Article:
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Disease threats posed by alien species: The role of a poxvirus in the decline of the native red squirrel in Britain

Lookup NU author(s): Professor Stephen Rushton, Dr Peter Lurz, Cordula Bruemmer, Dr Mark Shirley


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Red squirrels are declining in the United Kingdom. Competition from, and squirrel poxvirus (SQPV) disease carried by, grey squirrels are assumed to be determining the decline. We analyse the incidence of disease and changes in distribution of the two species in Cumbria, from 1993 to 2003 and compare these to the predictions of an individual-based (IB) spatially explicit disease model simulating the dynamics of both squirrel species and SQPV in the landscape. Grey squirrels increased whilst red squirrels declined over 10 years. The incidence of disease in red squirrels was related to the time since grey squirrels arrived in the landscape. Analysis of rates of decline in red squirrel populations in other areas showed that declines are 17-25 times higher in regions where SQPV is present in grey squirrel populations than in those where it is not. The IB model predicted spatial overlap of 3-4 years between the species that was also observed in the field. The model predictions matched the observed data best when contact rates and rates of infection between the two species were low. The model predicted that a grey squirrel population control of >60% effective kill was needed to stop the decline in red squirrel populations in Cumbria. © 2005 Cambridge University Press.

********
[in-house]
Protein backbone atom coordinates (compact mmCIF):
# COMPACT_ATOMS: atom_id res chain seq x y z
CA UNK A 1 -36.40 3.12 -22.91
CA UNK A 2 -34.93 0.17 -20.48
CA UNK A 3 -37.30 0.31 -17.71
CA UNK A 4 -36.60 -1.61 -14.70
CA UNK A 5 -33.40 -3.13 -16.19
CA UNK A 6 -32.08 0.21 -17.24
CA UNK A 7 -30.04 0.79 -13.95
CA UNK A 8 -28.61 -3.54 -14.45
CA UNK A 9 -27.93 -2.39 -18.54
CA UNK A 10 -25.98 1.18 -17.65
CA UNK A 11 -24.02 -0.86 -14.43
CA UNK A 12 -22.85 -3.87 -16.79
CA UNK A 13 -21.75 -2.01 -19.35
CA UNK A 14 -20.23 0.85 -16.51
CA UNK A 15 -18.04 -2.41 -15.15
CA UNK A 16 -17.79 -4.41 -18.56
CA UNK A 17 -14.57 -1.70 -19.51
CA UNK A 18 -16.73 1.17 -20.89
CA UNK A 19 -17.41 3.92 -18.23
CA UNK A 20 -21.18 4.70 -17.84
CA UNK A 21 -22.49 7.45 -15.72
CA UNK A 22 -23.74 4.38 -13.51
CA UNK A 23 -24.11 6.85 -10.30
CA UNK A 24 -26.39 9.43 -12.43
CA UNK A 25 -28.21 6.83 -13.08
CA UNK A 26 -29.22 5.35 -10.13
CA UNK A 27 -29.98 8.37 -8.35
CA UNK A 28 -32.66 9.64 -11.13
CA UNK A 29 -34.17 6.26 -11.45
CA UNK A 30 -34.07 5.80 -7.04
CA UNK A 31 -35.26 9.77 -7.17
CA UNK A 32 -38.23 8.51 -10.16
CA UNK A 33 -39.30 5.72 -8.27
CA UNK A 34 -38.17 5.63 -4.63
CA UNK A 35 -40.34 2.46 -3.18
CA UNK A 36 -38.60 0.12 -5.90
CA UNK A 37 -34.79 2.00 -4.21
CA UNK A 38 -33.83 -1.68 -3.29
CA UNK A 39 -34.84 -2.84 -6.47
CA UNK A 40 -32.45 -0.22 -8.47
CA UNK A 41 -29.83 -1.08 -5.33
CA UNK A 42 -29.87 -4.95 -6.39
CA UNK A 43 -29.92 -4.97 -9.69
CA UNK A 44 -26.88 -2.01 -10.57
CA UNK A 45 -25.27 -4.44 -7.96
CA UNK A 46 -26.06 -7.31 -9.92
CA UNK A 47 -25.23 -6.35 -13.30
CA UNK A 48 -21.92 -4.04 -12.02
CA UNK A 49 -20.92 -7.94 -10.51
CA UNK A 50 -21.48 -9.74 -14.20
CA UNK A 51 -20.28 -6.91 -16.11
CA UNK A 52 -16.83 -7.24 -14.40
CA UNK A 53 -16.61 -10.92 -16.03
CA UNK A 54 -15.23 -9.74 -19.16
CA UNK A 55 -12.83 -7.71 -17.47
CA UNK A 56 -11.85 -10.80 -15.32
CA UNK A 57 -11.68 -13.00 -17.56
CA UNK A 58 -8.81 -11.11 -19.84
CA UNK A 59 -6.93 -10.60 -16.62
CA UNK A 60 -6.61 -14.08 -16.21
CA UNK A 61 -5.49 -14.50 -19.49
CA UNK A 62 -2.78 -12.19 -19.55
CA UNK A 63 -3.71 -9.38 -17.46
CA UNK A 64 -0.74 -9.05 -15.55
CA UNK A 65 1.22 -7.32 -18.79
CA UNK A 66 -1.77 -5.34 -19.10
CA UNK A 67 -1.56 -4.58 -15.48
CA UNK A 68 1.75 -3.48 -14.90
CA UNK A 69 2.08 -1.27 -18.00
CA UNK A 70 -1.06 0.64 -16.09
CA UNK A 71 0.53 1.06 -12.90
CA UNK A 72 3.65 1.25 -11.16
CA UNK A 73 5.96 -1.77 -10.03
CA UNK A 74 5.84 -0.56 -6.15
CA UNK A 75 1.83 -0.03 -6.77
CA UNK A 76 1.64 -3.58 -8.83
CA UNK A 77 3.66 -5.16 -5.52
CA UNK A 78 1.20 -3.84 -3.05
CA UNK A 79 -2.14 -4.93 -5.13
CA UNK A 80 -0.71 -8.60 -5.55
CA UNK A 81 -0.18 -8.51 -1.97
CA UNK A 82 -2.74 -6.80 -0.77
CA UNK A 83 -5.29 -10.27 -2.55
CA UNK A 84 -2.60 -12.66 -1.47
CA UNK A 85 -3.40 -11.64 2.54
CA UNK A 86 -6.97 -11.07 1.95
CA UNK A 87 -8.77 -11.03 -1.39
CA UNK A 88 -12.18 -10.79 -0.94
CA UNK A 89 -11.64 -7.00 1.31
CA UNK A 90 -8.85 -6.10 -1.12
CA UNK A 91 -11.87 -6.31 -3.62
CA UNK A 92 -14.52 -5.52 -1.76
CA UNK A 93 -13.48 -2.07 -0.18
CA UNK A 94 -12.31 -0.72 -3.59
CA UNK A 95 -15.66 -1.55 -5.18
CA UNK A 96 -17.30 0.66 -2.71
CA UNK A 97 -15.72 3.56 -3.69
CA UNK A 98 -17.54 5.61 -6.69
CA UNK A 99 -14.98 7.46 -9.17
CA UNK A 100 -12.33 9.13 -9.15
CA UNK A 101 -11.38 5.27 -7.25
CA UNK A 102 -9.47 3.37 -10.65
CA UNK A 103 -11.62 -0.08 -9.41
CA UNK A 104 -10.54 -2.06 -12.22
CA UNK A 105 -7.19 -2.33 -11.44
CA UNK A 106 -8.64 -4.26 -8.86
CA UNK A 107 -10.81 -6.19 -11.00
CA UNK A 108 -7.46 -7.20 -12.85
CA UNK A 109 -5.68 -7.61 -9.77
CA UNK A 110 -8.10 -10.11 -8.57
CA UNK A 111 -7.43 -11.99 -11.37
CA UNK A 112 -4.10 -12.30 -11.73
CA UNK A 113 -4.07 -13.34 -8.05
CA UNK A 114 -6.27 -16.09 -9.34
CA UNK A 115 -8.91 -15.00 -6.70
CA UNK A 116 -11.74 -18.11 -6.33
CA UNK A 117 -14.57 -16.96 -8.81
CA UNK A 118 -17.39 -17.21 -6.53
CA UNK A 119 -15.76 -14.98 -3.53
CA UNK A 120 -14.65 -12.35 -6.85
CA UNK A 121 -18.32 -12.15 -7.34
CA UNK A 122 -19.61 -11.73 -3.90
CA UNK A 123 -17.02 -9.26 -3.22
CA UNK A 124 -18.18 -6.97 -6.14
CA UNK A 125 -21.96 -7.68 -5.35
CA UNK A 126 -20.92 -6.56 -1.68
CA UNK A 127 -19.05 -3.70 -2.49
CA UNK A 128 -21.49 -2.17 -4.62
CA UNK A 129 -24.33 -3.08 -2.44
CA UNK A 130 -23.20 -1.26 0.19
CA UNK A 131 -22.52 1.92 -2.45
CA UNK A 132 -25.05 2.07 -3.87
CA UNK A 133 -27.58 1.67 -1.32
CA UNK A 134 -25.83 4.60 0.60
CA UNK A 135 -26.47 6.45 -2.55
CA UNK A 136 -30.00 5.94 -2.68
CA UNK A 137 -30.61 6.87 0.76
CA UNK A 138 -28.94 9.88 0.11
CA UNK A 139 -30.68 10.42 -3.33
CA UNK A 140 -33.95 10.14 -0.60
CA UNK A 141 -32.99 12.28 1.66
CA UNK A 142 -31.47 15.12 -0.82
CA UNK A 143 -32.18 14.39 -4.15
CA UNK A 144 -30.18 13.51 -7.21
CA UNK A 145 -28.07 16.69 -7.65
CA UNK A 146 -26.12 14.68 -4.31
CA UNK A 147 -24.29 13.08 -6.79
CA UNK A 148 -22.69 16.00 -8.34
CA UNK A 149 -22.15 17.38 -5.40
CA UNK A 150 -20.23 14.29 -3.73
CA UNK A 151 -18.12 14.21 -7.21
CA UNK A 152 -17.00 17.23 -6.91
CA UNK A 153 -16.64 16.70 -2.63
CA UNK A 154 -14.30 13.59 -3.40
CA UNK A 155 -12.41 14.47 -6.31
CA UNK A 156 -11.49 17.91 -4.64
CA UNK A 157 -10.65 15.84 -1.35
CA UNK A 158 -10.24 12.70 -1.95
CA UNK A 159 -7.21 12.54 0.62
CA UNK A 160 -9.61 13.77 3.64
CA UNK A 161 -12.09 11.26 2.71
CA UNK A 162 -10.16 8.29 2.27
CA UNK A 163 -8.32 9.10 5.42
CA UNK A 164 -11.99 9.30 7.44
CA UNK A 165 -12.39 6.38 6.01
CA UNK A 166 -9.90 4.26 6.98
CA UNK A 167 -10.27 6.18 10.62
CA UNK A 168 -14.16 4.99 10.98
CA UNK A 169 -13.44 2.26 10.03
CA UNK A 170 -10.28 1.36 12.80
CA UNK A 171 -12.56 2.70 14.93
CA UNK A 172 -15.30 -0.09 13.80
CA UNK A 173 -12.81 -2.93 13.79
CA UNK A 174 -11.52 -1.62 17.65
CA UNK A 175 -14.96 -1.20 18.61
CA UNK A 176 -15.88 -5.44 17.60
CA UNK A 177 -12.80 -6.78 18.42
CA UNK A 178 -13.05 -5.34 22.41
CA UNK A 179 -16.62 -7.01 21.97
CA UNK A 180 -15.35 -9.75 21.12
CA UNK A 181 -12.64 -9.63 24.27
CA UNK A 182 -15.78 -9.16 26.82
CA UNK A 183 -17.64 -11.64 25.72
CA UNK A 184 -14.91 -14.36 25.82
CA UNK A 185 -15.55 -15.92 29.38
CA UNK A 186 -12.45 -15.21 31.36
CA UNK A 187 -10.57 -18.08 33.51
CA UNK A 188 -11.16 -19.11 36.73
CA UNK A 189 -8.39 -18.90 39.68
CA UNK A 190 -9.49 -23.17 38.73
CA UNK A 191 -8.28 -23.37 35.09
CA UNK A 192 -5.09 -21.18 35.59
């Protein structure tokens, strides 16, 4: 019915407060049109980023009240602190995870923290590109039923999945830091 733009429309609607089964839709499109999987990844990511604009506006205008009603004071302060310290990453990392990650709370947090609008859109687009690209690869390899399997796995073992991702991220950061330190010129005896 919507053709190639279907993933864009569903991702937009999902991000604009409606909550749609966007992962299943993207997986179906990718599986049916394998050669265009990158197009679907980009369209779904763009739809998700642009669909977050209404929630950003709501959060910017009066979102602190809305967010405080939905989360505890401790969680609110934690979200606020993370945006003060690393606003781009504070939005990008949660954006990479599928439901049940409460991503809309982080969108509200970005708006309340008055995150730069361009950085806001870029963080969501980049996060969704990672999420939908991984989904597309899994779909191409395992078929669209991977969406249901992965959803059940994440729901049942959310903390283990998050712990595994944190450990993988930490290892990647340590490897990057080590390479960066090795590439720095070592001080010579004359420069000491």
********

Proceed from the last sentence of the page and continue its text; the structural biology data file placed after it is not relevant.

Publication metadata

Author(s): Rushton SP, Lurz PWW, Gurnell J, Nettleton P, Bruemmer CM, Shirley MDF, Sainsbury A

Publication type: Article

Publication status: Published

Journal: Epidemiology and Infection

Year: 2006

Volume: 134

Issue: 3

Pages: 521-533

Print publication date: 01/06/2006

ISSN (print): 0950-2688

ISSN (electronic): 1469-4409

Publisher: Cambridge University Press


DOI: 10.1017/S0950268805005303

PubMed id: 16238822


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